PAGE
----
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Terms in this set (79)
a group or chain of islands
Balance of Power
A political policy in which countries attempt to preserve peace by keeping an equal military and economic status
A promise made by the British Prime Minister Balfour to create a homeland for the Jewish people
(1884-1885) During European Imperialism, various European leaders met in Berlin, Germany to discuss plans for dividing Africa peacefully. These leaders had little regard for African independence, and had no representation for native African. This began the process of imperializing Africa.
(1899-1902) War between Great Britain and the Boers in South Africa over control of rich mining country. Great Britain won and created the Union of South Africa compromised of all the South African colonies.
Dutch descended colonists living in South Africa
(1900) A rebellion by the people of China to end foreign domination
British East India Company
A joint stock company that controlled most Indian during the period of Imperialism. This company controlled the political, social, and economic life in India for more than 200 years.
The policy of maintaining colonies as a source of raw materials and new markets. Practiced during old and new imperialism
A document detailing the fundamental laws of a country or organization
A cold war policy that called for containing communism to areas already under its influence. The policy was proposed by U.S Presidents Henry Truman.
The spreading of ideas through contact such as trade or war
Dutch East Indies
A group of islands in South East Asia claimed by the Dutch during Imperialism
European Community (European Union)
Economic union between countries in Europe for mutual gain. Originally formed in 1951 as the European Coal and Steel Community (ECSC), it late became the European Community in 1967, then the European Union in 1991.
A policy that guaranteed European citizens in China were only subject to the laws of their own nation and could only be tried by their own courts
Area of southwest Asia controlled by France during Imperialism. Includes Cambodia, Laos, and Vietnam
Greater East Asia Co-Prosperity Sphere
A imperialistic system founded by Japan consisting of other Asian countries during the early 20th century. Japan reduced its members to puppet nations, taking their raw materials and using them as new markets
The attempted genocide of European Jew, Gypsies, mentally retarded, homosexuals, and others by Nazi Germany during WWII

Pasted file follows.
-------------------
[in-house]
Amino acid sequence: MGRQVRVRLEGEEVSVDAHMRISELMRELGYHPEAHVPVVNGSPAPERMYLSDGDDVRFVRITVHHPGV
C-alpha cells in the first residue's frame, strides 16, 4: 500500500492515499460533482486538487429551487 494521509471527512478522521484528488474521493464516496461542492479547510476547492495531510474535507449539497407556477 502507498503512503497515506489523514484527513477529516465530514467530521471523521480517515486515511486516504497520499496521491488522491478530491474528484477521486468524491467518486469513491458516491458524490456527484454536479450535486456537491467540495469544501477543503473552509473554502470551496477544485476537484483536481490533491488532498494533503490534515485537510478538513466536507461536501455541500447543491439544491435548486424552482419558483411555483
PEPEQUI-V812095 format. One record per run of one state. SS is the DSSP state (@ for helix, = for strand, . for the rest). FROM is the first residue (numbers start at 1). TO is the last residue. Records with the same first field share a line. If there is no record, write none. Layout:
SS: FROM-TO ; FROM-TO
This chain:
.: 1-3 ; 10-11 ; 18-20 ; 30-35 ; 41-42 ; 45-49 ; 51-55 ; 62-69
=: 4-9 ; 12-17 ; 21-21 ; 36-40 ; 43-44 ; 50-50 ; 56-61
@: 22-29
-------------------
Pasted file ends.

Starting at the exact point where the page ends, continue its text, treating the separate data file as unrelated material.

The complete control of a weaker nation's social, economic, and political life by a stronger nation
In the second half of the 19th century, it was the fundamental change in the way goods were produced through the use of machines, capital, and the centralization of work forces in factories. It completely altered the social, economic, and political structure of most of Europe, Japan, and the US
The change to industrial methods of production such as the use factories
Joint Stock Company
A company that sells shares to investors who share in the profits and losses
A group of communists guerrillas in Cambodia during the late 20th century, led by Pol Pot, that gained control of Cambodia after the withdrawal of American troops from the Vietnam War. The war initiated a reign of terror, killing over a million people to remove all western influence from the country. This gross violation of human rights ended when Vietnam invaded and occupied the country in 1979. In the 1990s, the United Nations negotiated a peace settlement, and began the democratic process in Cambodia.
(1835-1909) King of Belgium who began imperialistic trade inside of Africa which resulted in the Scramble for Africa
(1865-1936) British writer and poet. His poem The White Man's Burden became a popular justification for European Imperialism
A geopolitical designation for Central and South America and the Caribbean Islands which were settled by the Spanish
League of Nations
A multinational peace keeping organization which began as an idea of U.S President Woodrow Wilson following the first World War. The Treaty of Versailles created a League with over 40 countries joining. The U.S was not one of them. It was to be an international body that would settle future problems through negotiations instead of warfare. The member nations were to work cooperatively through economic and military means to enforce its decisions. However, since the U.S did not join, the league never achieved its intentions. While the League did attempt to halt the aggressiveness of Hitler's Germany, their inherent weakness prevented them from stopping World War II.